chapter


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cite (something) chapter and verse

To recite all the facts or details of something. Likened to quoting scripture by citing the exact chapter and verse where it appears. Ask Stan if you need to be updated on the case—he can cite it chapter and verse.
See also: and, chapter, cite, verse

be a chapter of accidents

To be characterized by multiple problems or mishaps. Primarily heard in UK, Australia. Despite all of our planning, the birthday party was a chapter of accidents.
See also: accident, chapter, of

a chapter of accidents

A situation or series of events characterized by multiple problems or mishaps. Primarily heard in UK, Australia. Despite all of our planning, the birthday party was a chapter of accidents.
See also: accident, chapter, of

chapter and verse

In thorough and exact detail. Likened to the ability to quote a passage of scripture by citing the exact chapter and verse where it appears. If you need to be updated on the case, ask Stan—he can cite it chapter and verse. I know the manual chapter and verse. Which part are you looking for?
See also: and, chapter, verse

give chapter and verse

To provide full, specific, and authoritative information to support some quote, question, or issue at hand. Can also be used with similar verbs such as "offer," "cite," quote," etc. It is a reference to quoting scripture. Don't try to debate Sarah about physics. She'll give chapter and verse until you realize she's right. You can't be so vague if you want to convince me. You'll have to give chapter and verse.
See also: and, chapter, give, verse

chapter and verse

Fig. very specifically detailed, in reference to sources of information. (A reference to the method of referring to biblical text.) He gave chapter and verse for his reasons for disputing that Shakespeare had written the play. The suspect gave chapter and verse of his associate's activities.
See also: and, chapter, verse

chapter and verse

The precise authority backing up a statement or view; established rules for or detailed information about something. For example, You can't withdraw a card after you've played it; I'll cite you the rules, chapter and verse . The term alludes to the chapter and verse of a quotation from the Bible, long regarded as an ultimate authority. [Early 1600s]
See also: and, chapter, verse

chapter and verse

If you give someone chapter and verse on a subject, you tell them all the details of it, without missing anything out. It gives chapter and verse on how to select a product. When we expressed doubts they handed us the proof, chapter and verse. Note: This expression refers to the practice of giving precise chapter and verse numbers when quoting passages from the Bible.
See also: and, chapter, verse

a chapter of accidents

BRITISH, FORMAL
If you talk about a chapter of accidents, you mean a series of unlucky events. Luckily for him, few people were witness to this chapter of accidents. In fiction, however, such a chapter of accidents can end up seeming comic. Note: This expression has been used many times by various writers. One of the earliest uses is `the chapter of accidents is the longest chapter in the book', the book being the story of a person's life or a record of a particular event.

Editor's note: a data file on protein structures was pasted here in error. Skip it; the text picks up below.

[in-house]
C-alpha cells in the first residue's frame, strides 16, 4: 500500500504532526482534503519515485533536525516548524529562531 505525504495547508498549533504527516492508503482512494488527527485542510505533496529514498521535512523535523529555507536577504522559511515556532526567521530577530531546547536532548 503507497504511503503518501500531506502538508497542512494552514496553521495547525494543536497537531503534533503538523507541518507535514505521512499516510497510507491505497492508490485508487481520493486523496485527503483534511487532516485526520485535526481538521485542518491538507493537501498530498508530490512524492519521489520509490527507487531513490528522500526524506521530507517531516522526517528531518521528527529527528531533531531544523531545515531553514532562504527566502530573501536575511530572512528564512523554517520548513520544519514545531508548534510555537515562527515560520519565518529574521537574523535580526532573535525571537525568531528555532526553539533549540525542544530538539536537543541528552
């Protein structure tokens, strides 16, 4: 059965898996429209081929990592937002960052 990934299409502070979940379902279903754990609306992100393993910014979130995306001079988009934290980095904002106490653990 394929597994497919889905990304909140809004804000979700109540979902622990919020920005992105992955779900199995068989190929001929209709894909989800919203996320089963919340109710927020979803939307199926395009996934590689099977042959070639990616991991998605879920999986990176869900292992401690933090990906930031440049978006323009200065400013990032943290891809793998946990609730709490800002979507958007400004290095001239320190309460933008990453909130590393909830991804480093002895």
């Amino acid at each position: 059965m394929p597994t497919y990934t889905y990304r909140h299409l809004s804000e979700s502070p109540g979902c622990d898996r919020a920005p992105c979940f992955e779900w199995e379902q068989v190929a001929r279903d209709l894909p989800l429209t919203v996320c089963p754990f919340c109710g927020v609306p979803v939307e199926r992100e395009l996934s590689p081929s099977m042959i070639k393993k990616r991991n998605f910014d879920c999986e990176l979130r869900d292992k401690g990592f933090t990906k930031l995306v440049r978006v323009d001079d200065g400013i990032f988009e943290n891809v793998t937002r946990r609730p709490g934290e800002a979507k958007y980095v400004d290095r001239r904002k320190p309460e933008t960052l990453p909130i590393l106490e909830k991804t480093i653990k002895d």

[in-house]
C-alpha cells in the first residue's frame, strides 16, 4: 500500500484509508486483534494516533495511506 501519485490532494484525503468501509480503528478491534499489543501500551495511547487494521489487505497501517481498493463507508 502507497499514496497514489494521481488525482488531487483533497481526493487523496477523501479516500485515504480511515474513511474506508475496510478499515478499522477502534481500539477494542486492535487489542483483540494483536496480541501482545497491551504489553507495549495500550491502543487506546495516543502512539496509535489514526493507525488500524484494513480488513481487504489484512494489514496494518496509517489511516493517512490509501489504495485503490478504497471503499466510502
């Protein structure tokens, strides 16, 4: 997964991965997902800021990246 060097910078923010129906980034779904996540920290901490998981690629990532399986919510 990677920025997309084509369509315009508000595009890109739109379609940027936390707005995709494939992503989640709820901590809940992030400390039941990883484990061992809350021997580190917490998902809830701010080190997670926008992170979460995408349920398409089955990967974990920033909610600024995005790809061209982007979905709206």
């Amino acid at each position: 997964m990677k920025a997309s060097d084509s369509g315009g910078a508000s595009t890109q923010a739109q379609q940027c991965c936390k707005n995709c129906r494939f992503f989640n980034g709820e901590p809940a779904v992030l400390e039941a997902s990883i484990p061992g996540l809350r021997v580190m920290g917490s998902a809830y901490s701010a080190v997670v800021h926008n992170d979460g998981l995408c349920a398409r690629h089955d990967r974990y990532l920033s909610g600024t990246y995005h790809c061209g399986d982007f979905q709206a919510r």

See also: accident, chapter, of

chapter and verse

an exact reference or authority.
Chapter and verse was originally used to refer to the numbering of passages in the Bible. It is now also used more generally to refer to any (usually written) authority for something.
See also: and, chapter, verse

a chapter of accidents

a series of unfortunate events.
This expression was apparently coined by Lord Chesterfield in a letter to Solomon Dayrolles in 1753 : ‘The chapter of knowledge is a very short, but the chapter of accidents is a very long one’.
See also: accident, chapter, of

ˌchapter and ˈverse

the exact details of something, especially the exact place where particular information may be found: I can’t give you chapter and verse, but I can tell you that the lines she quoted come from a Brecht play.This originally referred to books of the Bible, which are divided into chapters with numbered divisions called verses.
See also: and, chapter, verse

a ˌchapter of ˈaccidents

a series of unlucky events or mistakes in a short period of time: The reorganization of the company has been a chapter of accidents!
See also: accident, chapter, of

chapter and verse

mod. in the finest detail. (From the chapter and verse organization of the Bible.) He could recite the law concerning state-funded libraries, chapter and verse.
See also: and, chapter, verse

chapter and verse, cite/give

Back up a statement or belief by citing the precise authority on which it is based. The chapter and verse refer to the Bible, which was long considered the ultimate authority, and was (and is) frequently quoted by the clergy with precise attribution to the exact chapter and verse. The figurative use, referring to any established set of rules, dates from the seventeenth century and was long very common, but is heard less often today.
See also: and, chapter, cite, give
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In chapter one, "Preventing Common Causes of Loss," the author discusses the most common causes of data loss: accidental erasure, hacking, viruses, power losses, and connectivity interruptions.
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Chapter 1 provides a brief overview on how to notify family members or loved ones regarding the death of an officer.